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Growing Herbs & Spices Indoors

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Growing Herbs & Spices Indoors

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Overview

Cooking with herbs and spices is a healthy way to add flavor and fragrance to any home-cooked meal. Because growing herbs and spices requires little space, many cooks and home gardeners prefer to raise their plants indoors where they are easy to reach and use frequently. A sunny windowsill and a little care is all these plants need to thrive.

Differences

Herbs are any herbaceous plants with non-woody stems that produce fragrant, flavorful leaves. Some popular culinary herbs that are compact and easy to grow indoors are parsley, thyme, basil, oregano, rosemary, chives, cilantro, mint or sage. Spices, according to the American Spice Trade Association, are the dried berries, seeds, blossoms, fruits or leaves of a plant.

Benefits

Herbs and spices add flavor without adding fat, salt or calories. Though minimal, some add vitamins and nutrients to prepared foods. Dried spices sold in stores can spend unknown amounts of time in storage, or be stored improperly, resulting in less flavor. Fresh herbs from the supermarket are more expensive than herb seeds, and usually don't last long enough to get your money's worth. Growing herbs and spices indoors keeps a constant, inexpensive fresh supply on hand.

Containers

Many popular culinary herbs and spices don't require a great deal of space. As most have shallow roots, 4- to 6-inch deep pots are all that is necessary. They can easily be grown in pots as small as 4 inches in diameter, or an entire garden of herbs can flourish in a single window box. Strawberry pots also make good options, as each plant has its own space to grow. Hanging basket planters or wall planters can free up surface space on a windowsill or counter.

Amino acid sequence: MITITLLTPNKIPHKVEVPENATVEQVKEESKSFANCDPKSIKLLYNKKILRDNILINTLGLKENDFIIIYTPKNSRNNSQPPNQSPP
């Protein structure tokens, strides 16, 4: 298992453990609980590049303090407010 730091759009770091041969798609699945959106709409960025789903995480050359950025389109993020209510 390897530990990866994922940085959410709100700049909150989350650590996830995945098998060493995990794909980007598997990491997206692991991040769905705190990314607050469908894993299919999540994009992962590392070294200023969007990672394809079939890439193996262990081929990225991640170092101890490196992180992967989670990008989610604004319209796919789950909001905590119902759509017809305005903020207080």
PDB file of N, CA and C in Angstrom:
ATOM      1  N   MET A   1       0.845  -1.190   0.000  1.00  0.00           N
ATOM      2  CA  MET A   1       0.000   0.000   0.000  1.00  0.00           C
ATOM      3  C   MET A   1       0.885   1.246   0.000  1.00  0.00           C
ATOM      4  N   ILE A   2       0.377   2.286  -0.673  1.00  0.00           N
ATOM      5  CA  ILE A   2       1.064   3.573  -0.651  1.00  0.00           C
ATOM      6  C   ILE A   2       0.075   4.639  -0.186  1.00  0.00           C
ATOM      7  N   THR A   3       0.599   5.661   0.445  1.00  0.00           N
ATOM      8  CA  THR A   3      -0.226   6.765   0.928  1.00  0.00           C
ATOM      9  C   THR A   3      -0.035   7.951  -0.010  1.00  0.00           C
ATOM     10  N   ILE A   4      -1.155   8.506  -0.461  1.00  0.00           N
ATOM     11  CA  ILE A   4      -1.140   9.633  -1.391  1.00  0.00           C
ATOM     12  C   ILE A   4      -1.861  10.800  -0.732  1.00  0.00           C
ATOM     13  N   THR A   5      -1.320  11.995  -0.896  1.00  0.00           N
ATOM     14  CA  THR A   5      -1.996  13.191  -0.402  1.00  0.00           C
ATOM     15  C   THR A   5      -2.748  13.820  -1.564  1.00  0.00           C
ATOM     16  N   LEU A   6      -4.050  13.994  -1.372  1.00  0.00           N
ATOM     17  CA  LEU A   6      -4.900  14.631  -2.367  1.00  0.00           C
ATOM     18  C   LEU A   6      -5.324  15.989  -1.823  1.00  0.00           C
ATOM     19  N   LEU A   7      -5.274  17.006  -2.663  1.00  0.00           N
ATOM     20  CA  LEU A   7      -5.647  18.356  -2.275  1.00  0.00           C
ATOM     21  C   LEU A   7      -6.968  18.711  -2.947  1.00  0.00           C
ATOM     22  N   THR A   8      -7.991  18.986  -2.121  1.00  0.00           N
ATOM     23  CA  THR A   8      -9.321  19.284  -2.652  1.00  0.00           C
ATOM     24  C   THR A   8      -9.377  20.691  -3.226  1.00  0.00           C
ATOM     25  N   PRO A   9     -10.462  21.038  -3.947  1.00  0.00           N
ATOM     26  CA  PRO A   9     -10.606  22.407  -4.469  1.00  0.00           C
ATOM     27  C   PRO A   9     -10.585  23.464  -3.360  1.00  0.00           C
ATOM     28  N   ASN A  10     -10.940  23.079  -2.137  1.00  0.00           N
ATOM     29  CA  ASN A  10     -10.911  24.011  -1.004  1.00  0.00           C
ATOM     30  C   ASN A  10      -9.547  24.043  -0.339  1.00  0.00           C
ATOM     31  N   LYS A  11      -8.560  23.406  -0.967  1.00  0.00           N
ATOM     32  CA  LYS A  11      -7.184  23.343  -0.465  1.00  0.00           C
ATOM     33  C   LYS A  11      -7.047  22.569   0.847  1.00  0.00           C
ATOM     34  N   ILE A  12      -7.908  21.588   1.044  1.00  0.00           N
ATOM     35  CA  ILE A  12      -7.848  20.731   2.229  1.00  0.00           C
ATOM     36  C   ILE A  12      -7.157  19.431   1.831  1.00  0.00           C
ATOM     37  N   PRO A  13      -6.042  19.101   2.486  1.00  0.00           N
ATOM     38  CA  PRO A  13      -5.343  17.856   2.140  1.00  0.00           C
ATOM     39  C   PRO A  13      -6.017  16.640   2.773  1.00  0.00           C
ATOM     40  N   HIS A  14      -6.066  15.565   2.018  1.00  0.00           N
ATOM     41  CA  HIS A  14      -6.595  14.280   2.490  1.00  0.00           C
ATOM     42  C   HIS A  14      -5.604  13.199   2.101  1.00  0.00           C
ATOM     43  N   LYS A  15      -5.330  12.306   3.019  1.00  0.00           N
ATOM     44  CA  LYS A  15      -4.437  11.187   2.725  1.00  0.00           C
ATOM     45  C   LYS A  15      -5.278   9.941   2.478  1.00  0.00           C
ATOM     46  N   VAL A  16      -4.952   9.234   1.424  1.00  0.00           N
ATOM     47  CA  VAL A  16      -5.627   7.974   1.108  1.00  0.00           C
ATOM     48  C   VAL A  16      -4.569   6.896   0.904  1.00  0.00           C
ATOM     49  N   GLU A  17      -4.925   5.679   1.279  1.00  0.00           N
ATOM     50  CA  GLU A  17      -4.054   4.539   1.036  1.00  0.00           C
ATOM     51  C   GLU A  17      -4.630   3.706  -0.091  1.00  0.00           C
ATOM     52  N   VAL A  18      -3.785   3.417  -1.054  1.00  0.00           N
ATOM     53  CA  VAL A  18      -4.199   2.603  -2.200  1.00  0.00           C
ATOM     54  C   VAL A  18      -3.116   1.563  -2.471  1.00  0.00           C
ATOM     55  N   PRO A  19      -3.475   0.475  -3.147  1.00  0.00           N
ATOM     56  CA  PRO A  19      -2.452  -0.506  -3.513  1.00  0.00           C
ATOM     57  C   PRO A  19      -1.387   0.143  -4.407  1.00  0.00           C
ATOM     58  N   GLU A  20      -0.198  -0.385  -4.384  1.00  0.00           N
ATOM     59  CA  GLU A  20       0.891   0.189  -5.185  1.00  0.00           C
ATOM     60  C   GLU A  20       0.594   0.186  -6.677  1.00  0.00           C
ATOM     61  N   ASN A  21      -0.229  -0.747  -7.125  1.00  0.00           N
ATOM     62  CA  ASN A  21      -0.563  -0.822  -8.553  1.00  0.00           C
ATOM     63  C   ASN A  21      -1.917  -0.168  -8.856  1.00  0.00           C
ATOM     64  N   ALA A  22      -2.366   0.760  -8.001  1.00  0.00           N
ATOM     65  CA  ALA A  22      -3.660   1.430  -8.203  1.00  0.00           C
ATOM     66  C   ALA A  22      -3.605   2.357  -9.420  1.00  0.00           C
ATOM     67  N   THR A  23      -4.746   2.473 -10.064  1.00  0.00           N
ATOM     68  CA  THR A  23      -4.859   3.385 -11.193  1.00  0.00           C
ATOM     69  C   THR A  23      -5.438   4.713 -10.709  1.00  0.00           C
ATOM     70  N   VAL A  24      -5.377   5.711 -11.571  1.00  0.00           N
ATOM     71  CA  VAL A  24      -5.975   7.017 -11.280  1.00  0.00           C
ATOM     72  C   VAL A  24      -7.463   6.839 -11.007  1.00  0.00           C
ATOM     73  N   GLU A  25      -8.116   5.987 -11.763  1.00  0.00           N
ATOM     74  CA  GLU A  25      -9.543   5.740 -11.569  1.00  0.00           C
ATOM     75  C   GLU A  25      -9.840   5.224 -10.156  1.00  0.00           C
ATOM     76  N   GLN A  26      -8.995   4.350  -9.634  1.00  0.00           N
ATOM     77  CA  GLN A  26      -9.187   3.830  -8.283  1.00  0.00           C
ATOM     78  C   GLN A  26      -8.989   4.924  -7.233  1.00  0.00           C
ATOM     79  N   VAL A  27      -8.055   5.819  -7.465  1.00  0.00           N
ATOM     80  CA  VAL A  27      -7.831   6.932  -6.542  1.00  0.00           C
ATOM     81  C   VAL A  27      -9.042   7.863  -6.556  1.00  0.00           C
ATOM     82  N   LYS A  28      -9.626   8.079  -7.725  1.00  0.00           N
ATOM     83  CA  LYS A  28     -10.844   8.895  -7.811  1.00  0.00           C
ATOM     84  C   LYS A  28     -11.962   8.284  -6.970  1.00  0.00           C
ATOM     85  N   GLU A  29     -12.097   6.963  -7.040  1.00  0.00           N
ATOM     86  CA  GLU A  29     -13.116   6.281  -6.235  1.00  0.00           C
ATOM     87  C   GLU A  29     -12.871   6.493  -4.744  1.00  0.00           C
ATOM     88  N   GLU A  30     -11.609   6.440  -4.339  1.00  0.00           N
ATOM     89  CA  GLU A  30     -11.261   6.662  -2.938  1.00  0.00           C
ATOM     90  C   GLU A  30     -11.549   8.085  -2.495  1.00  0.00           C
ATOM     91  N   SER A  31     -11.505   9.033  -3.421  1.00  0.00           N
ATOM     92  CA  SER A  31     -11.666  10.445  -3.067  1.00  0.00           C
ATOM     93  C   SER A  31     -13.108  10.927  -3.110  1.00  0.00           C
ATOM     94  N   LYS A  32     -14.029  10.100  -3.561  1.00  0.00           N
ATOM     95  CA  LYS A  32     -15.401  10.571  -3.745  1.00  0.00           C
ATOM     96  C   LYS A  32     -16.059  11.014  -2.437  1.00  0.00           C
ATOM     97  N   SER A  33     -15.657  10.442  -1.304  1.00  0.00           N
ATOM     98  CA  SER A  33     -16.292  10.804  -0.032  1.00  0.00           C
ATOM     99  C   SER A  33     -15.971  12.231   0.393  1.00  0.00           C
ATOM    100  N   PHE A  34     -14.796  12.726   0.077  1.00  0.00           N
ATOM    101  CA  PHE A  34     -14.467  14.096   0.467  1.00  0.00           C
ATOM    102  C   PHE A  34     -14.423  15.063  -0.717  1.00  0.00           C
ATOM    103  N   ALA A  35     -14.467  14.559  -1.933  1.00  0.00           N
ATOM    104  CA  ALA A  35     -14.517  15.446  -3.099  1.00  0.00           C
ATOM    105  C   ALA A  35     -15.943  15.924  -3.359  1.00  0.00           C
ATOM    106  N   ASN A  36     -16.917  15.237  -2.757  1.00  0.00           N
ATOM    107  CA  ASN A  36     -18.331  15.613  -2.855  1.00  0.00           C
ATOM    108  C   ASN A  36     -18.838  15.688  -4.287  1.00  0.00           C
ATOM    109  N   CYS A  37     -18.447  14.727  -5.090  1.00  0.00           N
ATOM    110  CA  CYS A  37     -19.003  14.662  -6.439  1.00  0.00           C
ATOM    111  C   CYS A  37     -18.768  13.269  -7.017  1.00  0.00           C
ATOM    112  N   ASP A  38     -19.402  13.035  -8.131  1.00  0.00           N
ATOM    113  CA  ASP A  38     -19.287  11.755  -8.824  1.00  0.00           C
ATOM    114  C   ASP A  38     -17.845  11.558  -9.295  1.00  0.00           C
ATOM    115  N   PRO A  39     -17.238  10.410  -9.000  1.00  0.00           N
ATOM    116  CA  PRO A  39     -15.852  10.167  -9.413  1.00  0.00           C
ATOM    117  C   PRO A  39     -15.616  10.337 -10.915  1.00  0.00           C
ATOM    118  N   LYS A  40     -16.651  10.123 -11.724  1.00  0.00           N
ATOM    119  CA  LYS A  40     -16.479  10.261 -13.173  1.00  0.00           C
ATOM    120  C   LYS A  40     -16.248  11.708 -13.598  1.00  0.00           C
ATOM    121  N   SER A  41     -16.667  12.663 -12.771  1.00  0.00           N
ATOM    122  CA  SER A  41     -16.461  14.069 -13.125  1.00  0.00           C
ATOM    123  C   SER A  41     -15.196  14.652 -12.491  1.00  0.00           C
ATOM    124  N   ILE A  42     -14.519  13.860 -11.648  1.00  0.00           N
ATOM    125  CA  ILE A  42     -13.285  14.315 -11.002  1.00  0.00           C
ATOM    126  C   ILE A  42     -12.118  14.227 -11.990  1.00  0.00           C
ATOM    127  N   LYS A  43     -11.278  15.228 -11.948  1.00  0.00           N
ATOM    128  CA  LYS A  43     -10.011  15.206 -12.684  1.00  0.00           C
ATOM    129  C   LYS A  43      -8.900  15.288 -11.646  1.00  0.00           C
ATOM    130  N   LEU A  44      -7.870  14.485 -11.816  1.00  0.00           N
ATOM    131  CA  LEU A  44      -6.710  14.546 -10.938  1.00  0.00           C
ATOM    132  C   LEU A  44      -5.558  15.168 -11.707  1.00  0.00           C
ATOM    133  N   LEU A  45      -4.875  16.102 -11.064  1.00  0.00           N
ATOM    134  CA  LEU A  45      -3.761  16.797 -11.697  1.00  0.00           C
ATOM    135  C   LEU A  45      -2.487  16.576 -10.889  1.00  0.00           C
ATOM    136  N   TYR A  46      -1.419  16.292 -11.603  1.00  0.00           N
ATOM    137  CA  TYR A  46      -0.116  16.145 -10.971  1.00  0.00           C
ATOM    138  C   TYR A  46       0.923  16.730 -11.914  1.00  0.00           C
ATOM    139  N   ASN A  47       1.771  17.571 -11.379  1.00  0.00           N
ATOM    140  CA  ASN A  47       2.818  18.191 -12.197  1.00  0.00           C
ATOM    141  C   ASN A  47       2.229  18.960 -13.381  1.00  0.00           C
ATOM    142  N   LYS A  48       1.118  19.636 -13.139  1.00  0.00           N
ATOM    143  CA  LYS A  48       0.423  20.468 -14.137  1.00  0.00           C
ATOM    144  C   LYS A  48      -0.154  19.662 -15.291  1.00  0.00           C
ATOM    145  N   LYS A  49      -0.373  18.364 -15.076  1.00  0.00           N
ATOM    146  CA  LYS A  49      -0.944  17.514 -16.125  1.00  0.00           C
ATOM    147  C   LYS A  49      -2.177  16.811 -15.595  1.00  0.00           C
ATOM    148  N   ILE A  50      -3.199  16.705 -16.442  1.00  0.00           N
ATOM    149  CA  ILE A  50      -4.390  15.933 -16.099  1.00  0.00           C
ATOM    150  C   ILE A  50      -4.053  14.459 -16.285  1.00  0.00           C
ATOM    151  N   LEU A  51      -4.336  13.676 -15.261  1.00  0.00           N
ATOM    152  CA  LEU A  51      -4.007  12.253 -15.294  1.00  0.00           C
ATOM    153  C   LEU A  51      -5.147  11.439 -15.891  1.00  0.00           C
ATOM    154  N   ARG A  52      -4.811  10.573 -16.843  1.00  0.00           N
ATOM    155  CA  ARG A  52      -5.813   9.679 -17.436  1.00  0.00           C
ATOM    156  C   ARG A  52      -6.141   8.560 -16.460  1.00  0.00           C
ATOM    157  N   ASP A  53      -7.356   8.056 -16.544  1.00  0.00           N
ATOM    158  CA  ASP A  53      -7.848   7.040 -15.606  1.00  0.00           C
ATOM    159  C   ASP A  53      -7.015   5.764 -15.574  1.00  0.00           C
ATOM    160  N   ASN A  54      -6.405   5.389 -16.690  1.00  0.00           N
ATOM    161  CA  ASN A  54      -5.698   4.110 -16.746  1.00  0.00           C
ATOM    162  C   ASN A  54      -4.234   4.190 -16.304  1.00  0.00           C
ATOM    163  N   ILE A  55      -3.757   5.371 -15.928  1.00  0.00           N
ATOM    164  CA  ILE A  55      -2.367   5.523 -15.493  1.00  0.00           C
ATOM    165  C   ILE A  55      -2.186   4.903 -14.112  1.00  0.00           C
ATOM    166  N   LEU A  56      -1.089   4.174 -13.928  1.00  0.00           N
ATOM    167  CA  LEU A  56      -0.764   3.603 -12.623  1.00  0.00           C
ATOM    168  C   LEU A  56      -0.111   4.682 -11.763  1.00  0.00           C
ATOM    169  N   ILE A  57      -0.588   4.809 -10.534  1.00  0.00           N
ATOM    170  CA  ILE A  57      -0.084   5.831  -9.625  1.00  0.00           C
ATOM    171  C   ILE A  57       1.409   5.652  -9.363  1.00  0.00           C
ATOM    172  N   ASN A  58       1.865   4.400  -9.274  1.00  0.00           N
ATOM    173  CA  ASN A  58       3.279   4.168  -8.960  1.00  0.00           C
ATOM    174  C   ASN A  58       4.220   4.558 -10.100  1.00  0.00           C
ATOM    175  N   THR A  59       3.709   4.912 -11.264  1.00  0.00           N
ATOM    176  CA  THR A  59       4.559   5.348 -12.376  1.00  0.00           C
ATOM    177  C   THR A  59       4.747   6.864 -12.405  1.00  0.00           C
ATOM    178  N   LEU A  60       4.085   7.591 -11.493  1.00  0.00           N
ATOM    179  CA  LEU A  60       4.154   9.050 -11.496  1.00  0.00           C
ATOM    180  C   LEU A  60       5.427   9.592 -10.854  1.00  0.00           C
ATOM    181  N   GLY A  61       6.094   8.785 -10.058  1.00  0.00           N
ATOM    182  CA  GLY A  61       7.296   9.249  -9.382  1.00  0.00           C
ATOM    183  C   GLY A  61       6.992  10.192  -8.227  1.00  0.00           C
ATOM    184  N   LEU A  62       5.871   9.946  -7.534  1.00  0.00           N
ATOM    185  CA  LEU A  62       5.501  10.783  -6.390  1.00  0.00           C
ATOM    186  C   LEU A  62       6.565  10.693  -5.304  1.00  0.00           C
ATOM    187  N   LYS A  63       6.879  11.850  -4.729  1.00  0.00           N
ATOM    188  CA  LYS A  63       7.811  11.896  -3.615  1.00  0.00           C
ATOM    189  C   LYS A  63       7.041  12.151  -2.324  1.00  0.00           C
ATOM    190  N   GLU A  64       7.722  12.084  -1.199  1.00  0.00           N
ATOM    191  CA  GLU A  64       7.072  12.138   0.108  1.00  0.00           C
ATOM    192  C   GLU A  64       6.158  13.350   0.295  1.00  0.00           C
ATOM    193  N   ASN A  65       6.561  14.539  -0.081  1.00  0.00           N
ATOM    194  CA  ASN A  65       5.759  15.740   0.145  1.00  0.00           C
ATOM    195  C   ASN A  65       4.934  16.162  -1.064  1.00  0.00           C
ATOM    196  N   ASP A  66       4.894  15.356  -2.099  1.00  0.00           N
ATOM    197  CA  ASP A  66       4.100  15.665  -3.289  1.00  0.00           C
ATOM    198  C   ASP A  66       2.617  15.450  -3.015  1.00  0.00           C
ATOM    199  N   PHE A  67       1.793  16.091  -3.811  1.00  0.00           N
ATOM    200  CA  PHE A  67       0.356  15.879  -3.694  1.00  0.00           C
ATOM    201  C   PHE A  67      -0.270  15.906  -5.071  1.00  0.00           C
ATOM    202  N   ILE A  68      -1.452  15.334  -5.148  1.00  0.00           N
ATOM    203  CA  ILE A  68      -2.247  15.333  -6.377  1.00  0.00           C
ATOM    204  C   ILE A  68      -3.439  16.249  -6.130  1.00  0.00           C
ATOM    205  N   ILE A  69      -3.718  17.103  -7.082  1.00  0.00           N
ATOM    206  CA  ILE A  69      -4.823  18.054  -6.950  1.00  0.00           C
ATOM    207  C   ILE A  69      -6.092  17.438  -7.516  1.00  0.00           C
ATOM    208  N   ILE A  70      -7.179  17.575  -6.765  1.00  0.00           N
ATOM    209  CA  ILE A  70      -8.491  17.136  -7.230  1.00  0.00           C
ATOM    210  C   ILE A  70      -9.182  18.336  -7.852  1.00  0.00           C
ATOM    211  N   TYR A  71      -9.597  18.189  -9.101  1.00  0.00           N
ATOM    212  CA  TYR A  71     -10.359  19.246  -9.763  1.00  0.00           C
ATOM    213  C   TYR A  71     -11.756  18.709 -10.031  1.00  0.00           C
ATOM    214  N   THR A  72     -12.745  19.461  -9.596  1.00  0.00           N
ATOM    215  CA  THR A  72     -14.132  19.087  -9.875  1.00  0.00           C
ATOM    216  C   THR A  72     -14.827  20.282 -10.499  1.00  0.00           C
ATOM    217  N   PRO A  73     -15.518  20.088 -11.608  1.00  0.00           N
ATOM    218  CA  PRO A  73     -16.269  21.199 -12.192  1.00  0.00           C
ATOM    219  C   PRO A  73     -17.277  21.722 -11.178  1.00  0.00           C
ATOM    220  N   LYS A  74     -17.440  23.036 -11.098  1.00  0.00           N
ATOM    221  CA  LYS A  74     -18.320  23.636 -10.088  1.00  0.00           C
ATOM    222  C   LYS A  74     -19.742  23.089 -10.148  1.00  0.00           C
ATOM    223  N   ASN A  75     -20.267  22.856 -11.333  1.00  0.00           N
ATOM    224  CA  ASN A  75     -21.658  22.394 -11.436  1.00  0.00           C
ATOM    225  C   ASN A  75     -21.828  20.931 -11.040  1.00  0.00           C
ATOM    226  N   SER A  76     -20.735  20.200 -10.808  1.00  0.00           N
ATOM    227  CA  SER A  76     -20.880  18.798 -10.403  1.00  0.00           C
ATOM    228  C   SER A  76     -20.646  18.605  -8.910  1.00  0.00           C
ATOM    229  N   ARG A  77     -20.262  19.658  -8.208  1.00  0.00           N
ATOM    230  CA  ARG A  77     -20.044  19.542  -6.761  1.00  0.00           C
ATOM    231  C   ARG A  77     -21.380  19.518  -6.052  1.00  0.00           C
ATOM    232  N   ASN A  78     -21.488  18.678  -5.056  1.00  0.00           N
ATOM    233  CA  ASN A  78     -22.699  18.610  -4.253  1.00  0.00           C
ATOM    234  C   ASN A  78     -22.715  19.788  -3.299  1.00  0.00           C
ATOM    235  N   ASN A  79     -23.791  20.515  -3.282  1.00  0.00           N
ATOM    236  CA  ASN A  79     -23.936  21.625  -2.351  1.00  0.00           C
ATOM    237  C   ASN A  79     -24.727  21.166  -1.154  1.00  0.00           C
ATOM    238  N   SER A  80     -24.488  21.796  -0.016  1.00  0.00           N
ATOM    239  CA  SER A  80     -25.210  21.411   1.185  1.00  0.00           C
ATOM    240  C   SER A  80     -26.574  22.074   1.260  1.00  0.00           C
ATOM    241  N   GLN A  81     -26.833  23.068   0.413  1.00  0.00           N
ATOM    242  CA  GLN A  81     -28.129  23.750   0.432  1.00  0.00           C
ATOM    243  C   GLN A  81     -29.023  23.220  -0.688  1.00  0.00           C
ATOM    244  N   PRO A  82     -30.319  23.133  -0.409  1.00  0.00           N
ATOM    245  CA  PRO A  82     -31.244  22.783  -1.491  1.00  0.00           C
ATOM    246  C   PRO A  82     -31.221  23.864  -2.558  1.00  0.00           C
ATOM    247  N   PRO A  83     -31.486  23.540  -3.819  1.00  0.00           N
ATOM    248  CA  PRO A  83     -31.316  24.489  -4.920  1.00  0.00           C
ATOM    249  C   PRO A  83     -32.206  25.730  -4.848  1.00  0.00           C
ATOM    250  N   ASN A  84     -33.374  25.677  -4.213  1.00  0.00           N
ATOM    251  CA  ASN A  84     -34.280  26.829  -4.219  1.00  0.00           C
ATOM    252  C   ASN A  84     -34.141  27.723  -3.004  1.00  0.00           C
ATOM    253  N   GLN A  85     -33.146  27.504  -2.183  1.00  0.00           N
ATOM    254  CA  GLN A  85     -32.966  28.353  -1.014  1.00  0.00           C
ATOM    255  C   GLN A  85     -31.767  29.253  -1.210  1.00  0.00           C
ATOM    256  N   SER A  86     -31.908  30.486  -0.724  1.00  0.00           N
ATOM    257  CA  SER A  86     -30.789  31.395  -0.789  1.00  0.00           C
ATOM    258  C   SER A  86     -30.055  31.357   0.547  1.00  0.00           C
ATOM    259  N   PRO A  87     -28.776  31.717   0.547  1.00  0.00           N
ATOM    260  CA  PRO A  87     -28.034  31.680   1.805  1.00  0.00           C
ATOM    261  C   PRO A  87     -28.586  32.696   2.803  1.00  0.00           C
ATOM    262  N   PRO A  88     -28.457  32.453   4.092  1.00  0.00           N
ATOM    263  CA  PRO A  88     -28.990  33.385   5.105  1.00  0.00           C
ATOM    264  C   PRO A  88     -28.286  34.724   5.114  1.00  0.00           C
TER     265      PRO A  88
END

Medium

One of the most important considerations in growing herbs and spices indoors is growing medium. A lightweight medium is necessary so that soil in pots does not become compact and allows for air circulation and good drainage. This also makes it easier to move a larger planter full of different herbs around when necessary. The University of Missouri Extension recommends mixing equal parts of sand, peat moss, perlite and potting soil.

Cultivating

Place containers where plants will get a minimum of 6 hours each day of direct sunlight. Penn State College of Agricultural Sciences recommends using fluorescent light if your windows don't provide enough sunlight. Water your herbs and spices lightly, but regularly. Soil should always be damp--never dry or muddy. Feed herbs and spices grown indoors more frequently than outdoor plants. Harvesting plants frequently promotes growth and bushiness.

Keywords: growing herbs and spices indoors, about window gardens, indoor herb gardening, spices and herbs

About this Author

Mackenzie Wright has been freelancing since 2002 in the realms of writing, painting, photography, crafts and teaching the arts. Her writing has been featured in publications such as the "Saint Petersburg Times," "South Florida Parenting Magazine" and "Home Education Magazine." She holds a Bachelor of Arts in English and education.